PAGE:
As promised in my previous post, here are a couple of tools that can be used to encourage flock thinking during partnership discussions.
- By providing each individual with a ‘perch’ upon which they can place their ideas in full view of the rest of the flock.
- By providing each individual with ‘flying space’ within which they can explain, explore and develop their ideas.
- ‘Dovetailing’ individual ideas into discussions and/or future actions.
Tools to develop flock thinking
- Two-circle thinking
- Edward de Bono ’s six thinking hats
When the above stage of the process is completed there will be ideas within the inner circle upon which everyone can agree. These can be incorporated within the final decisions reached by the group.
The contributions in the outer circle, however, can still influence the group’s actions. These ideas are discussed and considered again, with clarifications sort as necessary.
- The Blue hat is about being purposeful and structuring and organising thinking and discussions.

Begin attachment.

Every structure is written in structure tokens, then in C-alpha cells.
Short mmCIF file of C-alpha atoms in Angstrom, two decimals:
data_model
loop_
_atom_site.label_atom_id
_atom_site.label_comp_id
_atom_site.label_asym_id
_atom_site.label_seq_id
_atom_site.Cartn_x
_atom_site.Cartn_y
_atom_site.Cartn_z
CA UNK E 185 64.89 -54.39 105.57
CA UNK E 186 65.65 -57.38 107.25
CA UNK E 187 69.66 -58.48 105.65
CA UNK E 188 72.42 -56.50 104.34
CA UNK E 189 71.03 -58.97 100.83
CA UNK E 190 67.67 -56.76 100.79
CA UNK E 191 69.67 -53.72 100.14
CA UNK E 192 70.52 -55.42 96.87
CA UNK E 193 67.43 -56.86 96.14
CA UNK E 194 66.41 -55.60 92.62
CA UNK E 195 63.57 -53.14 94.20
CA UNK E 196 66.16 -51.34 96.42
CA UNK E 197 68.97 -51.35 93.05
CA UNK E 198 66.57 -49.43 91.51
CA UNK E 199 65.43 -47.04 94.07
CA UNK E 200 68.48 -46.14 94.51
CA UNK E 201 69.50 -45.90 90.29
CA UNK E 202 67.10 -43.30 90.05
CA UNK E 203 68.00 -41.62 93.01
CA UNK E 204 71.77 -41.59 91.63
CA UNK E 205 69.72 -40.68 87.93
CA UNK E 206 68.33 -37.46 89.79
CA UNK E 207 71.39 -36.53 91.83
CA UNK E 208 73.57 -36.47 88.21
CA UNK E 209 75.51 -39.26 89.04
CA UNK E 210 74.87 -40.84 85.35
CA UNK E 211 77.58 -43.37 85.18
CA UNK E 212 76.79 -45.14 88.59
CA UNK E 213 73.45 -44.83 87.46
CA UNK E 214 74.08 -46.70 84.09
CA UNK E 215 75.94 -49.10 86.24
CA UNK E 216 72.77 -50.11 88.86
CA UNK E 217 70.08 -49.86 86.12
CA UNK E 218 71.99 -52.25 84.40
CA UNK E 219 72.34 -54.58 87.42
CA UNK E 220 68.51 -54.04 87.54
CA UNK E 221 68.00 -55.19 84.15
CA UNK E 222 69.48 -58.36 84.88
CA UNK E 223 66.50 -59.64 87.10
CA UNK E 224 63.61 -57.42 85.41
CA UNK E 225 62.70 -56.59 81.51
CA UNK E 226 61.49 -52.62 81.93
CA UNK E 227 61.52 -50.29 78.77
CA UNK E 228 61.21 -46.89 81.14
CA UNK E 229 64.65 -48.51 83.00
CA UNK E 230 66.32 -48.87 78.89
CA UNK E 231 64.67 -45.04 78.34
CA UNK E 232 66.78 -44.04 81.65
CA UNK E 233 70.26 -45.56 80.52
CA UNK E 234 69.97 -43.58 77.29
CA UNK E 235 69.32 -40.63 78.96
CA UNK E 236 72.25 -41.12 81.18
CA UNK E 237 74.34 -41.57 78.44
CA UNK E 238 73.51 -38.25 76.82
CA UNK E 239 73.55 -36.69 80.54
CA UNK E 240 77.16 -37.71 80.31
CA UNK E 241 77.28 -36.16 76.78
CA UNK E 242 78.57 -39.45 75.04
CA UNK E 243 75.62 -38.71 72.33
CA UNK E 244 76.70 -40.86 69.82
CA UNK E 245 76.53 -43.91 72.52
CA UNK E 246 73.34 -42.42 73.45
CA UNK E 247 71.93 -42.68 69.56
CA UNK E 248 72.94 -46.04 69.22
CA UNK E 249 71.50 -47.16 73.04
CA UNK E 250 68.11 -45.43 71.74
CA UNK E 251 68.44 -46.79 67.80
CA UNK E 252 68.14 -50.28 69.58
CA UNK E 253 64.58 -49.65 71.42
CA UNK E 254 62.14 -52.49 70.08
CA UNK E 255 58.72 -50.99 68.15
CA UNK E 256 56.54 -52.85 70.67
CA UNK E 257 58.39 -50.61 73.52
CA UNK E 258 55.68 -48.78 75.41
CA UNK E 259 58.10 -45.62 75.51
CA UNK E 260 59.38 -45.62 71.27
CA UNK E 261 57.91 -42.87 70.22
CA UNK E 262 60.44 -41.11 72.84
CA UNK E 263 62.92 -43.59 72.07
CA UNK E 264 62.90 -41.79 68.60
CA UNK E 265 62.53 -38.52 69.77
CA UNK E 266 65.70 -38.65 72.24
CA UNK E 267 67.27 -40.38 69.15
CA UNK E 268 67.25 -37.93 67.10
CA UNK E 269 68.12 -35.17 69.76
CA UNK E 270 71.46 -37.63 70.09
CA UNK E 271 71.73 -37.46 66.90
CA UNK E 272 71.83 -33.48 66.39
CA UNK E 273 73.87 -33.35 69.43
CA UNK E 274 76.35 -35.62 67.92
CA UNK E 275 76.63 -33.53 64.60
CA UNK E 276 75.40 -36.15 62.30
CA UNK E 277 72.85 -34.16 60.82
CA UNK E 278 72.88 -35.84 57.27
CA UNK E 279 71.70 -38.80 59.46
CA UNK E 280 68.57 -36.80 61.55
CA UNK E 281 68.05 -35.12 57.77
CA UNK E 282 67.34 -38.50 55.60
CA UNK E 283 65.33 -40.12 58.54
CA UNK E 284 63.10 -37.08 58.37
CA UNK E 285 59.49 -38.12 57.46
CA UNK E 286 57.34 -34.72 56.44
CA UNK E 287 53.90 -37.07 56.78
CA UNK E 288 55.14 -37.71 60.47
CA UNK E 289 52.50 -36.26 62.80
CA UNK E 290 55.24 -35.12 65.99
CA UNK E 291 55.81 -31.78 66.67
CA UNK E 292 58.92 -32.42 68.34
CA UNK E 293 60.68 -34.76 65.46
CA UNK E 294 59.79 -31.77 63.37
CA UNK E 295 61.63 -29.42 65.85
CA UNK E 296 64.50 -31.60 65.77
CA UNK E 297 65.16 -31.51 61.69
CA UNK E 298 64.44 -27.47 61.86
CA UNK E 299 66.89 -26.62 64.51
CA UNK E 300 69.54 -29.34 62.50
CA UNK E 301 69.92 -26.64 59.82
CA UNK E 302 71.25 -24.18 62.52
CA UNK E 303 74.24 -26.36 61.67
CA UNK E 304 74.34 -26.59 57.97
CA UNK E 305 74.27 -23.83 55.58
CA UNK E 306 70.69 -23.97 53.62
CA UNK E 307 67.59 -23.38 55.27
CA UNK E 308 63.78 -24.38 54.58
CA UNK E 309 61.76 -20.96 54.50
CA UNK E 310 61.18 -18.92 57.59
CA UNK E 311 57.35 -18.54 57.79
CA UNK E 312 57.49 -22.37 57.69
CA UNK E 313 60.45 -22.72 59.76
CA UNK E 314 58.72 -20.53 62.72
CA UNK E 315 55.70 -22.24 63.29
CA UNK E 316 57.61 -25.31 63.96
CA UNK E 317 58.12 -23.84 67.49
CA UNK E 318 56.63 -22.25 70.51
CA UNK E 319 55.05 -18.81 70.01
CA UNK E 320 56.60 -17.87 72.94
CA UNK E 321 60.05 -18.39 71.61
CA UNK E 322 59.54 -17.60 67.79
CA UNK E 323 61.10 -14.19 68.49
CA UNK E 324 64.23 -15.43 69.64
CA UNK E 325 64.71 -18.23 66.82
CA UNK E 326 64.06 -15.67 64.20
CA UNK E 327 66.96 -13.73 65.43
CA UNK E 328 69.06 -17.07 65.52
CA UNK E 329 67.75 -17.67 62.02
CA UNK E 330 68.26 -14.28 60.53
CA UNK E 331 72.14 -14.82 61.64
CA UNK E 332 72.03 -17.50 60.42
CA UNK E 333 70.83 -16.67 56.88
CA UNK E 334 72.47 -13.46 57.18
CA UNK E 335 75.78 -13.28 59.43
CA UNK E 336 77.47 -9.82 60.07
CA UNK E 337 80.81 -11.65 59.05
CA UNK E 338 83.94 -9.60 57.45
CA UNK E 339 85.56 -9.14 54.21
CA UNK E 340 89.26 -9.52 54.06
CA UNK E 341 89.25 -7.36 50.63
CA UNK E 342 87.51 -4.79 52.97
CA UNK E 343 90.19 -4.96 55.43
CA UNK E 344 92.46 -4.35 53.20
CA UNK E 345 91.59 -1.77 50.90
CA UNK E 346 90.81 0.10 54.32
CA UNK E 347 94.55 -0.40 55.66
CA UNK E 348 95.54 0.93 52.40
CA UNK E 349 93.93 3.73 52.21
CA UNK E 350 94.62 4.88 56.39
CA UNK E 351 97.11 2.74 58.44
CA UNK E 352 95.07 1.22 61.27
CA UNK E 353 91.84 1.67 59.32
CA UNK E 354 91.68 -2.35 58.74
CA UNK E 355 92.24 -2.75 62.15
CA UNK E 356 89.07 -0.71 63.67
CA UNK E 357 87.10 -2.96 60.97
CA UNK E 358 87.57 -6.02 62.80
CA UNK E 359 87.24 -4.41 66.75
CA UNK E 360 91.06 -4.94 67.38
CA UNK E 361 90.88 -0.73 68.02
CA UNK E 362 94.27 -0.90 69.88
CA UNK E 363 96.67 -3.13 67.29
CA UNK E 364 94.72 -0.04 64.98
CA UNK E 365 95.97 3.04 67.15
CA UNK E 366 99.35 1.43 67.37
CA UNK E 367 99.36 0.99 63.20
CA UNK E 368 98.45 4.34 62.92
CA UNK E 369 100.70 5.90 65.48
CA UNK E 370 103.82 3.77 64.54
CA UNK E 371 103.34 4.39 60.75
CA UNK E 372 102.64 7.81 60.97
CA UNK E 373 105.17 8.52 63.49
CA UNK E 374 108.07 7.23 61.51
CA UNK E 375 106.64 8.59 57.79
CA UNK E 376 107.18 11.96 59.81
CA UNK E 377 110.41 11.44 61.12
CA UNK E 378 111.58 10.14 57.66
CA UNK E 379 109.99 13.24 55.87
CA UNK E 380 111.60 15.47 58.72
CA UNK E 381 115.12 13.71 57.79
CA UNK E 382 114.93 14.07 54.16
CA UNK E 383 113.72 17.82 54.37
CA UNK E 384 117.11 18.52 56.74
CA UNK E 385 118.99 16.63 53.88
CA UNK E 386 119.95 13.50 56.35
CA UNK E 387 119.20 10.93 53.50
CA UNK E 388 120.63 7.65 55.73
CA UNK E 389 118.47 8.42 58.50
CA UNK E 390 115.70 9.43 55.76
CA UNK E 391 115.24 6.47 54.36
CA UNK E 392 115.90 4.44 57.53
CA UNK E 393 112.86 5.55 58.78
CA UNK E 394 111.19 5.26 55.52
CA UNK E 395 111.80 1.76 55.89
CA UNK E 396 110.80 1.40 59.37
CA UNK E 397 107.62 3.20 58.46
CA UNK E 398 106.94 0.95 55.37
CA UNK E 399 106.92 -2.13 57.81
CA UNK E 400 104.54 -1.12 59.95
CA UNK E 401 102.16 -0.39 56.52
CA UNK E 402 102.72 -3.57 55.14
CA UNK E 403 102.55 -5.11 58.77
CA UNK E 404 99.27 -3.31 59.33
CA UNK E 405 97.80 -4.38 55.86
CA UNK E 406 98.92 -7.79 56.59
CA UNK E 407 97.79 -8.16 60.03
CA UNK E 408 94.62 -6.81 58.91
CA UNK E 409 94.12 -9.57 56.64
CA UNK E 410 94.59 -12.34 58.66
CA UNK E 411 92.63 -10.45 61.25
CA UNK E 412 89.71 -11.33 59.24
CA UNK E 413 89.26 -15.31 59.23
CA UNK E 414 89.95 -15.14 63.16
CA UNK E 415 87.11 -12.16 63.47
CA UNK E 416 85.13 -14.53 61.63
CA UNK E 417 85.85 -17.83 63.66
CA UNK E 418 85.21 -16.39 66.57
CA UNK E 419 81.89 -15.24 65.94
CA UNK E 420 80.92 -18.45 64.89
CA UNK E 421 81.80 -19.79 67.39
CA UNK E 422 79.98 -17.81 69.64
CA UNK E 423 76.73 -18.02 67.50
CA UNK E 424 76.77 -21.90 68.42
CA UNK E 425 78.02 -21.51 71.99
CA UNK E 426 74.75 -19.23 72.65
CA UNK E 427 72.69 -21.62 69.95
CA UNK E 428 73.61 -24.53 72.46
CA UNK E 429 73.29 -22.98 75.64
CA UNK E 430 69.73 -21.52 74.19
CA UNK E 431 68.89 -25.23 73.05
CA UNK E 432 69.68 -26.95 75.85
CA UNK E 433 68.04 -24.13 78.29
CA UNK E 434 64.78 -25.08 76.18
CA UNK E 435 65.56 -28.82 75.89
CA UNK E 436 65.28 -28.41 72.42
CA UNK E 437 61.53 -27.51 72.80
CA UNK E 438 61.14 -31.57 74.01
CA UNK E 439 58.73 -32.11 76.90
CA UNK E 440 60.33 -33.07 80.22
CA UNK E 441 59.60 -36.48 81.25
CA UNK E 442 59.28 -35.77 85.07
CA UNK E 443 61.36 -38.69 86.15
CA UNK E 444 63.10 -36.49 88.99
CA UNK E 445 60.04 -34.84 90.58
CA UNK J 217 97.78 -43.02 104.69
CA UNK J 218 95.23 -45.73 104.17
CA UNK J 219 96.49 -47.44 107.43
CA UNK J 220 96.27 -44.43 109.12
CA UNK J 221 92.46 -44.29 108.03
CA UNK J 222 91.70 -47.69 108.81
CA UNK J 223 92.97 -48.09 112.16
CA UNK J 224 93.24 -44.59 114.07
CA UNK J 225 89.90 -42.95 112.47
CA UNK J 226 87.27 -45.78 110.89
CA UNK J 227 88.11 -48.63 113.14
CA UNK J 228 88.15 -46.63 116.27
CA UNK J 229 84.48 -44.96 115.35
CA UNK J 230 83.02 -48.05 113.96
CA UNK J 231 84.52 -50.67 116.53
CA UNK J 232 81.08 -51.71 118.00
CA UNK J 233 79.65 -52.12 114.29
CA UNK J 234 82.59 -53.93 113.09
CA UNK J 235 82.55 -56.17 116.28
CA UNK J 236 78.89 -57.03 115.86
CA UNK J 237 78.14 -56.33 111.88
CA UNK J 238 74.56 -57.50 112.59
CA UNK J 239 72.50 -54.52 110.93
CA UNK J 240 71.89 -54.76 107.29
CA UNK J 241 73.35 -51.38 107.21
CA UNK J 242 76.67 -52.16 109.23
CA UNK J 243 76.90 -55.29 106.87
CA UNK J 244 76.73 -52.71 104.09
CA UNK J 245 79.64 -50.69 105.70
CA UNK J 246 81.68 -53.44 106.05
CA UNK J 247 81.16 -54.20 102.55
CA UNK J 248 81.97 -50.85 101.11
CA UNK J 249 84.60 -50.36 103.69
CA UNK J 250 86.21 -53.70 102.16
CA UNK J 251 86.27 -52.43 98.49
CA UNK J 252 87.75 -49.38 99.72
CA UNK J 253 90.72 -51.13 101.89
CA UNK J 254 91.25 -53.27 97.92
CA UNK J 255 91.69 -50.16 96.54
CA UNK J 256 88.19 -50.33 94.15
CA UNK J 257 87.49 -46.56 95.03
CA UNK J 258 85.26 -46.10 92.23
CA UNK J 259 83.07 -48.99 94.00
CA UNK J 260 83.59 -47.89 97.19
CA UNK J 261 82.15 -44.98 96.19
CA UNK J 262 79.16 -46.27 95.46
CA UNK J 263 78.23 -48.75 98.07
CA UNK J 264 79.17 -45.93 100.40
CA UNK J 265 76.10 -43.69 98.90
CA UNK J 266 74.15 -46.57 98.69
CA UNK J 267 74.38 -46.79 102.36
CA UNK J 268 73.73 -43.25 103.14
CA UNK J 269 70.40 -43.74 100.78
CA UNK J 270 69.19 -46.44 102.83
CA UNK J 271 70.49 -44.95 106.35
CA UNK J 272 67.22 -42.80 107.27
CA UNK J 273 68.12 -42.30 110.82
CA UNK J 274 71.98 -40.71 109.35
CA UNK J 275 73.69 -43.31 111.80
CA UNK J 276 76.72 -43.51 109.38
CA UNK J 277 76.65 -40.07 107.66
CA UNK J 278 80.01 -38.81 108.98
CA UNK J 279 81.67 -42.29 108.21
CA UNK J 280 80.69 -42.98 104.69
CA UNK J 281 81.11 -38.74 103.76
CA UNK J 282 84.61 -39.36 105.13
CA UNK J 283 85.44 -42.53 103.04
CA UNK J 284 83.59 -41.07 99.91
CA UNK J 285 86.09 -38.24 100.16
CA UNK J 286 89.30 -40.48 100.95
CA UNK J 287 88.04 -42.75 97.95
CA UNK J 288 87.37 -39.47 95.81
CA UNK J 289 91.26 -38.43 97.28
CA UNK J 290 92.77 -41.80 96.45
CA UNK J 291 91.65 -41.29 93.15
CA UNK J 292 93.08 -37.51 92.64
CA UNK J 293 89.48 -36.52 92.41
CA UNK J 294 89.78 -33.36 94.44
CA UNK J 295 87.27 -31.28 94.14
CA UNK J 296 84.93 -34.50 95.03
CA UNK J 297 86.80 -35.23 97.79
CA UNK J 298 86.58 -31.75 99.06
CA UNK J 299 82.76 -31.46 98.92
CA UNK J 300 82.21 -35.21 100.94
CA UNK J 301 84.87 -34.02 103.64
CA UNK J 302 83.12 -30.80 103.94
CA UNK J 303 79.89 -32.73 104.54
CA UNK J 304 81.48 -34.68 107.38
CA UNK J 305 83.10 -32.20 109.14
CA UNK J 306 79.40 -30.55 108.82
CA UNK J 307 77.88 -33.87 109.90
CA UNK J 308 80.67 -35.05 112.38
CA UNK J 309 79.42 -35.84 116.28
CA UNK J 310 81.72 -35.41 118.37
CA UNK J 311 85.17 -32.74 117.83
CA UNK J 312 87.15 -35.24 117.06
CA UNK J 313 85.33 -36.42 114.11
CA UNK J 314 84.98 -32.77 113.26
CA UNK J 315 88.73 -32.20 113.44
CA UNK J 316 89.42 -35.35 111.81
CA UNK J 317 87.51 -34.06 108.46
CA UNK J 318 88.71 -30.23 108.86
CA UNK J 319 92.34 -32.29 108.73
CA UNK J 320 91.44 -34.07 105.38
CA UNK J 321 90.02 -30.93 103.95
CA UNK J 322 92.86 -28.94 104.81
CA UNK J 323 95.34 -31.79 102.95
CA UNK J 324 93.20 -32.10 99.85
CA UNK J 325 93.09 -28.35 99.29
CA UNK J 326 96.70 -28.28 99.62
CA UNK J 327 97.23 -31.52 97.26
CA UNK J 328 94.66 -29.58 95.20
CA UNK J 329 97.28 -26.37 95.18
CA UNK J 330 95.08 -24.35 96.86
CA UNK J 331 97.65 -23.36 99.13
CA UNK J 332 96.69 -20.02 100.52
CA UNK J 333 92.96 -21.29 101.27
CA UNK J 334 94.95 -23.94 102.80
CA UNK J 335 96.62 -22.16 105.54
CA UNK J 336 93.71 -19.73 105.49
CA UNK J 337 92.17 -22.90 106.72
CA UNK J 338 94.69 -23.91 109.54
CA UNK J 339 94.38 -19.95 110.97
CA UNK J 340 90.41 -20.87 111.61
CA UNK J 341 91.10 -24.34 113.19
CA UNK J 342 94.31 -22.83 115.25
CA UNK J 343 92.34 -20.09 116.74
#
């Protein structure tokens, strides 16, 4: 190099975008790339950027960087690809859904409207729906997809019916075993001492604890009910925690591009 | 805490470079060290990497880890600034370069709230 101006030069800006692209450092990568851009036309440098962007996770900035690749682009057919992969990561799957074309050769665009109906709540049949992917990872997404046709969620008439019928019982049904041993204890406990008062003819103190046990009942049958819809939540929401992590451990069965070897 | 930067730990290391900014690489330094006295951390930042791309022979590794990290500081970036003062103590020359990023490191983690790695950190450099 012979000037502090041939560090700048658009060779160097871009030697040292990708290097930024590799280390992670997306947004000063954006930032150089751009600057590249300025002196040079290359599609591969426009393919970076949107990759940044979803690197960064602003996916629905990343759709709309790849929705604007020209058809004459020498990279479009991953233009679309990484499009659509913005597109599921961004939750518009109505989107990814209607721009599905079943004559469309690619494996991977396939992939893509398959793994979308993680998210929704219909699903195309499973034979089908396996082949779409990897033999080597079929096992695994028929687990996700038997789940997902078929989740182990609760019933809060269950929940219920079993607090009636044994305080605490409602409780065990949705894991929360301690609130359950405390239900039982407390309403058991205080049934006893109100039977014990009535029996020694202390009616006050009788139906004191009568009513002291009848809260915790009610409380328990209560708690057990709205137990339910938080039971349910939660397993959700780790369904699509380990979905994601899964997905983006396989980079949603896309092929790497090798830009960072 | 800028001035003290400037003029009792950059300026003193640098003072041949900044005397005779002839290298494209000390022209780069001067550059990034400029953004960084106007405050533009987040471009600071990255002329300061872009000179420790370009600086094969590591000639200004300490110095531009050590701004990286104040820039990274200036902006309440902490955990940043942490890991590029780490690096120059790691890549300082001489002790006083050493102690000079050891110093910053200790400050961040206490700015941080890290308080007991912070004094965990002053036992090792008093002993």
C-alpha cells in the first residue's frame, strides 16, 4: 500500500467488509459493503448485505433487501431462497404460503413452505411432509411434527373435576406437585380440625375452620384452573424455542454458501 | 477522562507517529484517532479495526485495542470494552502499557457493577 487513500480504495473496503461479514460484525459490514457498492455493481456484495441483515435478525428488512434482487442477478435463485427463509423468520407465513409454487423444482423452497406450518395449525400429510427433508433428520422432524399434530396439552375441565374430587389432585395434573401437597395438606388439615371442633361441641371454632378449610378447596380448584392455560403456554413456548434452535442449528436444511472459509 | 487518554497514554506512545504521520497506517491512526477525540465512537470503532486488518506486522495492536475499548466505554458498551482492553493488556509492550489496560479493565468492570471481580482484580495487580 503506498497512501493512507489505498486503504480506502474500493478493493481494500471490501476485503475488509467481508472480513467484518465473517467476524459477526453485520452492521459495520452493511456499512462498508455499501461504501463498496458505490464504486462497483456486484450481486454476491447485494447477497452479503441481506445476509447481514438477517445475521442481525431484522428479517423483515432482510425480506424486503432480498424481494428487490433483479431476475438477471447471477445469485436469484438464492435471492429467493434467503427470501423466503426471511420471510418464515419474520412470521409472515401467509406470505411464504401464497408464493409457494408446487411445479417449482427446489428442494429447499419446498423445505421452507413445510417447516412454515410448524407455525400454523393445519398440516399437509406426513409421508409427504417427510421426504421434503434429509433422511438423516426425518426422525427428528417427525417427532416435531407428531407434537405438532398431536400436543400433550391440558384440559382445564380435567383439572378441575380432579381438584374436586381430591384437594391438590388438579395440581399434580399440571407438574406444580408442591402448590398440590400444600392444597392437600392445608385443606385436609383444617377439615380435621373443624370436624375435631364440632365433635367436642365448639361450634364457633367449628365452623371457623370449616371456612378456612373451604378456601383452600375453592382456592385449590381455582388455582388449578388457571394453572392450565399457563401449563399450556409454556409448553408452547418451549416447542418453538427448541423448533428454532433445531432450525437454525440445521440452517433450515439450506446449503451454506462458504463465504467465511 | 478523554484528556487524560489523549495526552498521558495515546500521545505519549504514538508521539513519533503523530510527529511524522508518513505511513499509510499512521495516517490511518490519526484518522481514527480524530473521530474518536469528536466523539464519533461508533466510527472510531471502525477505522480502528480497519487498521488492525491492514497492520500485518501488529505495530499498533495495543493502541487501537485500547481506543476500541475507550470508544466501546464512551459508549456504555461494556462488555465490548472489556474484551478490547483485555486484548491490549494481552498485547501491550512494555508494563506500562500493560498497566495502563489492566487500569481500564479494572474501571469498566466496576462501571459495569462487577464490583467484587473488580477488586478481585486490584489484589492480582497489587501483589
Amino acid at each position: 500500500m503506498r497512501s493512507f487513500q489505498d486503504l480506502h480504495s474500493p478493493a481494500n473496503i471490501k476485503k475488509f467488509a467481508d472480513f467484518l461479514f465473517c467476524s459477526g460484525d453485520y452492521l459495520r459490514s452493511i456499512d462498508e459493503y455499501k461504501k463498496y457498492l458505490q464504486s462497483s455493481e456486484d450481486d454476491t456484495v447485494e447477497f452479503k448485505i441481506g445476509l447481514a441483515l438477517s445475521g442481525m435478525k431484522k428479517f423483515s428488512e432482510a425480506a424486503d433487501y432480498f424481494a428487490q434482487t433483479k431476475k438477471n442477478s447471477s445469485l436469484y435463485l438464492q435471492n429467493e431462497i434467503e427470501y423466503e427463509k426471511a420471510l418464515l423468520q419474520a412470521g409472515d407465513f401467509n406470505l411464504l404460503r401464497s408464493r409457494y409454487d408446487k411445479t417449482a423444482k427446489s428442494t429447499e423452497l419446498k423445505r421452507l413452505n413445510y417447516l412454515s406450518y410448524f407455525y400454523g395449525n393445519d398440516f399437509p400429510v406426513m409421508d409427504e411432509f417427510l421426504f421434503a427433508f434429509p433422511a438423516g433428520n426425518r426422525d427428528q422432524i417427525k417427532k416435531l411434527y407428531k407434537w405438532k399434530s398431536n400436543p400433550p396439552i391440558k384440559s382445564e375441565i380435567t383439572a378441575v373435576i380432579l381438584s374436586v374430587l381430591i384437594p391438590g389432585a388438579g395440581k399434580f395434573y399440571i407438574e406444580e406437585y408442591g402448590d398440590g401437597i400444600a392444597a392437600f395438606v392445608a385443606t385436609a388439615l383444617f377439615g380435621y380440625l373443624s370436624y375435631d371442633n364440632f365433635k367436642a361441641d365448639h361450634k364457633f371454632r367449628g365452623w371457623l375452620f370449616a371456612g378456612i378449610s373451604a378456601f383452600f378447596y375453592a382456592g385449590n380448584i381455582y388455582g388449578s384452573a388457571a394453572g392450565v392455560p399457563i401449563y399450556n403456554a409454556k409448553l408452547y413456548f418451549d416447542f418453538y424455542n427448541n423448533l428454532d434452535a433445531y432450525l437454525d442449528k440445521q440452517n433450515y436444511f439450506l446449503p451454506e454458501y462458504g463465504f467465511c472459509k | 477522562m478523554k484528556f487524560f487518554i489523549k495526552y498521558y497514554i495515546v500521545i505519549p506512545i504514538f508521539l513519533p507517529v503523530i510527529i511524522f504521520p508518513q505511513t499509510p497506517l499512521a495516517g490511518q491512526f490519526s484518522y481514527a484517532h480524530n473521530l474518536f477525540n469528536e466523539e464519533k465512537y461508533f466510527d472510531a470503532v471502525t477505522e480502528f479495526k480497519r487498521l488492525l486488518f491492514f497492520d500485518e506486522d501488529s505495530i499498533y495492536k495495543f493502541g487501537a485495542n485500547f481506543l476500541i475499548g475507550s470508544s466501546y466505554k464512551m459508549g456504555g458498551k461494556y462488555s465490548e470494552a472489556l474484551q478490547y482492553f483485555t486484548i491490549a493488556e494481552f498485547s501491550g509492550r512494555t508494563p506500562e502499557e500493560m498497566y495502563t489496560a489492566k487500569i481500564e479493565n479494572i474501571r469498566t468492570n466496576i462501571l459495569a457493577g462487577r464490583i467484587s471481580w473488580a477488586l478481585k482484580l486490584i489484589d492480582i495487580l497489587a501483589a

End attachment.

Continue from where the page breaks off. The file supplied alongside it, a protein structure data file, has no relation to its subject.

- The white hat is about asking questions and collecting facts.
- The green hat is about generating new ideas and different ways of looking at things.
- The Yellow hat is about identifying positive aspects.
- The black hat is about identifying negative aspects.
- The red hat is about expressing feelings and hunches.
A group uses the six hats by systematically applying the thinking associated with each hat to the problem before it.
- It may start by thinking about what it wants to achieve and the order in which it wants to use the hats (Blue Hat).
- Then it may ask questions to gain more information about the problem (White Hat).
- Once the group has all the information it needs it may ask itself if there are any other ways of looking at or dealing with the problem (Green Hat).
- It may then look at the pluses and minuses of the differing ideas it has identified (Yellow Hat followed by Black Hat).
- Next, it may explore how it feels about the process it has gone through and the ideas it has explored (Red Hat).
- Finally, it will need to return to Blue Hat thinking and make some decisions based upon the discussions it had whilst working through the fore-mentioned process.
As the group thinks about the problem before it in the ways dictated by the various hats, differing and opposing viewpoints and ideas will emerge. It is important that these are acknowledged and explored in parallel and that the temptation to debate their relative strengths and weaknesses is resisted.
For more about collaboration go to: Sleeping-with-the-Enemy-Achieving-Collaborative-Success-2nd-Edition